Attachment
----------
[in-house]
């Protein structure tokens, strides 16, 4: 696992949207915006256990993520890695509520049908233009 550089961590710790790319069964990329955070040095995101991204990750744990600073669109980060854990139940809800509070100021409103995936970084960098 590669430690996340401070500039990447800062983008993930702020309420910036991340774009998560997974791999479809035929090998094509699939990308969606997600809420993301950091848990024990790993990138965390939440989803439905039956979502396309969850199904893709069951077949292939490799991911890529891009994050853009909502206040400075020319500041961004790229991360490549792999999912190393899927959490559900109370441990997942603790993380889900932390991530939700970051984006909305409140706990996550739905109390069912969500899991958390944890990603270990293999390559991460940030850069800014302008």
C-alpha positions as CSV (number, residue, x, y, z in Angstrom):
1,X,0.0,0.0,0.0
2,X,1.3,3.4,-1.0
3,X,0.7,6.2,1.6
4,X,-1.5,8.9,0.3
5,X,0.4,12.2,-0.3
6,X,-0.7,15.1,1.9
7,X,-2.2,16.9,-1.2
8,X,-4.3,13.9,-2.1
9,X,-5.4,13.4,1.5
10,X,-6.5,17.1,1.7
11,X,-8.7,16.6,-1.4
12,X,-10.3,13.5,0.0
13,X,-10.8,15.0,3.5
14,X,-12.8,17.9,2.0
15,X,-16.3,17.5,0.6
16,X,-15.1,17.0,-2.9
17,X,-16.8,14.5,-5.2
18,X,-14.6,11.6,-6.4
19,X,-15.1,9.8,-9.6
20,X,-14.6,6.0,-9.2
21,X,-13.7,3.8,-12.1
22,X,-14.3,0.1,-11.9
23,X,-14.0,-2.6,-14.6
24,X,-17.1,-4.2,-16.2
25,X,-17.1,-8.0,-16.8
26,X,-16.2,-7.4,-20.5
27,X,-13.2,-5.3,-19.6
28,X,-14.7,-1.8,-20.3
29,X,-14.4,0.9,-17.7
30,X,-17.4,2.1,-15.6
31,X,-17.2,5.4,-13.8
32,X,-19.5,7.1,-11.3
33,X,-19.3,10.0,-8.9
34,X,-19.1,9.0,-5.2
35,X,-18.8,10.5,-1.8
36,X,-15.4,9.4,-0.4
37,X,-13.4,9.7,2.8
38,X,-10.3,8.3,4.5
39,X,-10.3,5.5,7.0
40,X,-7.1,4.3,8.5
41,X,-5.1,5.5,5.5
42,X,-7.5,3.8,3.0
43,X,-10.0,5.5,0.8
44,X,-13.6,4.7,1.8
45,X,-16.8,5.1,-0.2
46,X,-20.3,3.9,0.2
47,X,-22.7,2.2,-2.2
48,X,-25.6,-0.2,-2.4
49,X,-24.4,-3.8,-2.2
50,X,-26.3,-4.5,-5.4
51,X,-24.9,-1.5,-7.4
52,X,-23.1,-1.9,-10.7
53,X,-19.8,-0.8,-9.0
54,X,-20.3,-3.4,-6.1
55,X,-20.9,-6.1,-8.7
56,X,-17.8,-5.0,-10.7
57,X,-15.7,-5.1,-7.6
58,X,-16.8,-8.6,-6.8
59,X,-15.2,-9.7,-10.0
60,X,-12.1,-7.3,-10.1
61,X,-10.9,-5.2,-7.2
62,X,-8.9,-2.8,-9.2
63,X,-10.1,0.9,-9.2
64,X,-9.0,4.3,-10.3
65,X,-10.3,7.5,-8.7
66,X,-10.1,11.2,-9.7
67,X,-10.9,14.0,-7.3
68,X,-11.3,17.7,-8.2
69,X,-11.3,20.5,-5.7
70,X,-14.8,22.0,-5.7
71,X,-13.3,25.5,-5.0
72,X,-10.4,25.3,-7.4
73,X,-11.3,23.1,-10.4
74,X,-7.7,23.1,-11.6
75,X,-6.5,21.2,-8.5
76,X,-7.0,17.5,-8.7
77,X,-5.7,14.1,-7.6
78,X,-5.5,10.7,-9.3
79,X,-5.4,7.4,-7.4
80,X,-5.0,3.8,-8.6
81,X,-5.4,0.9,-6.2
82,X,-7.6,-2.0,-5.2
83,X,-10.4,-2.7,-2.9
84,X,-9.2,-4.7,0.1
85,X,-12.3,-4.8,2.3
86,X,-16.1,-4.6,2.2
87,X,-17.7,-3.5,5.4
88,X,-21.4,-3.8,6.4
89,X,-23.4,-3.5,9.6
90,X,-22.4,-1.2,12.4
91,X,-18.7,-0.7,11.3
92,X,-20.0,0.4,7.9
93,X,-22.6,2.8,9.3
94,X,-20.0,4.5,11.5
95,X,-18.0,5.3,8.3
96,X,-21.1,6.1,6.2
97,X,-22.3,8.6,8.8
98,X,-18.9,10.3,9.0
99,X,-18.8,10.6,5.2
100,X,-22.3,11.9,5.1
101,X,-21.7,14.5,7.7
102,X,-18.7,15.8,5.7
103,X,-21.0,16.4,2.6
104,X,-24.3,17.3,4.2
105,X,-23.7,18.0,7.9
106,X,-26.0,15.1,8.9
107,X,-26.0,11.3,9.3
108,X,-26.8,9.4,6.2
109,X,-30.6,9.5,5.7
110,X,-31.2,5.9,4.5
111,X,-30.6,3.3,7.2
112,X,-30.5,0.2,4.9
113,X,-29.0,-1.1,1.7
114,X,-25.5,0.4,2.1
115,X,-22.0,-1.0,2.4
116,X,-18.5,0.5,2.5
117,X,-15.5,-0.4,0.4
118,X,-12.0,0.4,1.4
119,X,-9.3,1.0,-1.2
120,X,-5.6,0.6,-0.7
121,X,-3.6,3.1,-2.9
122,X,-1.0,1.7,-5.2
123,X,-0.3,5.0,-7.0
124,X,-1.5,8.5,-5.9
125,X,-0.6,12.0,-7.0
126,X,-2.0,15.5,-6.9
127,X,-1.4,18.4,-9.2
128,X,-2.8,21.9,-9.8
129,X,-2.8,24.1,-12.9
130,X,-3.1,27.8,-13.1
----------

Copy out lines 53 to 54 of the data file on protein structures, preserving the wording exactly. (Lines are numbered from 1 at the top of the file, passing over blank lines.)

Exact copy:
50,X,-26.3,-4.5,-5.4
51,X,-24.9,-1.5,-7.4